Developing systems that can compete with the processing and memory storage capabilities of the human brain has been a longstanding goal for scientists in the field of robotics and computing. Neuromorphic computing was developed in the late 1980s with the aim of creating electronic analog circuits that mimic neurological structures found in living systems; basically, computers that can simultaneously process and store large amounts of information.
In a recent study published by researchers at the University of Central Florida (UCF), scientists have created a nanoscale device that mimics the neural pathways of brain cells used for human vision.
“This is a baby step toward developing neuromorphic computers, which are computer processors that can simultaneously process and memorize information,” said Jayan Thomas, an associate professor in UCF’s NanoScience Technology Center and Department of Materials Science and Engineering and the study’s lead author. “This can reduce the processing time as well as the energy required for processing. At some time in the future, this invention may help to make robots that can think like humans.”
“Imagine a drone that can fly without guidance to remote mountain sites and locate stranded mountaineers,” adds Tania Roy, assistant professor in UCF’s NanoScience Technology Center. “Today it is difficult since these drones need connectivity to remote servers to identify what they scan with their camera eye. Our device makes this drone truly autonomous because it can see just like a human.”
“Earlier research created a camera which captured the image and sent it to a server to be recognized, but our group created a single device that mimics the eye and the brain function together,” she said. “Our device can observe the image and recognize it on the spot.”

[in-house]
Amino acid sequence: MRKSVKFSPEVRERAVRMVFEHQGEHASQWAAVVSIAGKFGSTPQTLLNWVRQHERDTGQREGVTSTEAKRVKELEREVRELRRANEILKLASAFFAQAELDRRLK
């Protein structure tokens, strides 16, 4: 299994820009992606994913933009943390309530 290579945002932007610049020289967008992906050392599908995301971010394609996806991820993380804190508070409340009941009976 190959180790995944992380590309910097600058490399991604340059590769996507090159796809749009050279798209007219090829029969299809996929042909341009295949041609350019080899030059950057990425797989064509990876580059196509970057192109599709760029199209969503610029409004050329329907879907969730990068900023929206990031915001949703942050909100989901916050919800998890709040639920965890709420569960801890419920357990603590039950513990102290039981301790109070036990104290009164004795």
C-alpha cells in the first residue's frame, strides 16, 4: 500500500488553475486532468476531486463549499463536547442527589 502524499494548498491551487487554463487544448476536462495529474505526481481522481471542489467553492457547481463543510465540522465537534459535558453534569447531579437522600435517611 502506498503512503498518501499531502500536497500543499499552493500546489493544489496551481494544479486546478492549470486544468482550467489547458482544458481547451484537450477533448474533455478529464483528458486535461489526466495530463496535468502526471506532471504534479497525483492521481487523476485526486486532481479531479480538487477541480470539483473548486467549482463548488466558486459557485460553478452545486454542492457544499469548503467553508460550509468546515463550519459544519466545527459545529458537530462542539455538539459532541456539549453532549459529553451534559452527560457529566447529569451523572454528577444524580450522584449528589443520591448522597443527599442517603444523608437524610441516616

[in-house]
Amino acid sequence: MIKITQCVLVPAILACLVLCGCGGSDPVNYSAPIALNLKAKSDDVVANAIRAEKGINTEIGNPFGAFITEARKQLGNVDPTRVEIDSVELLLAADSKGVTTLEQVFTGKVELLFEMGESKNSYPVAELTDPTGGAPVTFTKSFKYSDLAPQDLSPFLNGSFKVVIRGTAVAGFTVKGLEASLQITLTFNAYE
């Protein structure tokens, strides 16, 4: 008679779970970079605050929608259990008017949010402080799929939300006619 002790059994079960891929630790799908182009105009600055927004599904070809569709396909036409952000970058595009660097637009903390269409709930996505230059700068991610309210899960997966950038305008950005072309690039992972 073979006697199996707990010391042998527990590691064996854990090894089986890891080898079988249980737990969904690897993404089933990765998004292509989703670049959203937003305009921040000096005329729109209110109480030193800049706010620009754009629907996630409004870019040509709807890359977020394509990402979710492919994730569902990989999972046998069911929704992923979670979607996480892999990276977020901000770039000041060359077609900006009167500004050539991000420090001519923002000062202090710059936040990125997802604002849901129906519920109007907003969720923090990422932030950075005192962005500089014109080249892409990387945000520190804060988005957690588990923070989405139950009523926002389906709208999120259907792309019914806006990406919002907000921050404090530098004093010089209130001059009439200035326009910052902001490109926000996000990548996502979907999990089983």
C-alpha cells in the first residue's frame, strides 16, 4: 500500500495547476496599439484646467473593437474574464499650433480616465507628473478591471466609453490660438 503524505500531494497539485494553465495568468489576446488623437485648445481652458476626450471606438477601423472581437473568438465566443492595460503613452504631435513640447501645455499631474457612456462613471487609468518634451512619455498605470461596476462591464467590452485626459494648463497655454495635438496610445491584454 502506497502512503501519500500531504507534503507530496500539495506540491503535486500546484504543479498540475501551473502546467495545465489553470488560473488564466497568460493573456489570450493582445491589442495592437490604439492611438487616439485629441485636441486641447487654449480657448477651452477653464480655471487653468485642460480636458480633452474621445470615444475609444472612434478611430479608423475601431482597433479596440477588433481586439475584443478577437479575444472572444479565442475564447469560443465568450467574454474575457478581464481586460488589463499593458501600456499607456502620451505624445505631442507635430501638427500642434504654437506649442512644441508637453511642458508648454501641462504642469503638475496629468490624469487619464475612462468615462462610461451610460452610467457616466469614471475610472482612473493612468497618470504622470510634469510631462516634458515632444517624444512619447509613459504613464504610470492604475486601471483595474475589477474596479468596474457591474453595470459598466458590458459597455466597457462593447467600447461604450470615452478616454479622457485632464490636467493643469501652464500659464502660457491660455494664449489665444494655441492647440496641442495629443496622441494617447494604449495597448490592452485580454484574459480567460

According to the authors in a UCF press release, “the trick to the innovation was growing nanoscale, light-sensitive perovskite quantum dots on the two-dimensional, atomic thick nanomaterial graphene. This combination allows the photoactive particles to capture light, convert it to electric charges and then have the charges directly transferred to the graphene, all in one step. The entire process takes place on an extremely thin film, about one-ten thousandths of the thickness of a human hair.”
“Because of the nature of the superstructure, it shows a light-assisted memory effect,” said Basudev Pradhan, who was a Bhaskara Advanced Solar Energy fellow in Thomas’ lab and is currently an assistant professor in the Department of Energy Engineering at the Central University of Jharkhand in India. “This is similar to humans’ vision-related brain cells. The optoelectronic synapses we developed are highly relevant for brain-inspired, neuromorphic computing. This kind of superstructure will definitely lead to new directions in the development of ultrathin optoelectronic devices.”
To test their device’s ability to see objects through neuromorphic computing, the researchers used it in facial recognition experiments, Thomas said. “The facial recognition experiment was a preliminary test to check our optoelectronic neuromorphic computing,” Thomas said. “Since our device mimics vision-related brain cells, facial recognition is one of the most important tests for our neuromorphic building block.”
The researchers said they plan to continue their collaboration to refine the device, including using it to develop a circuit-level system.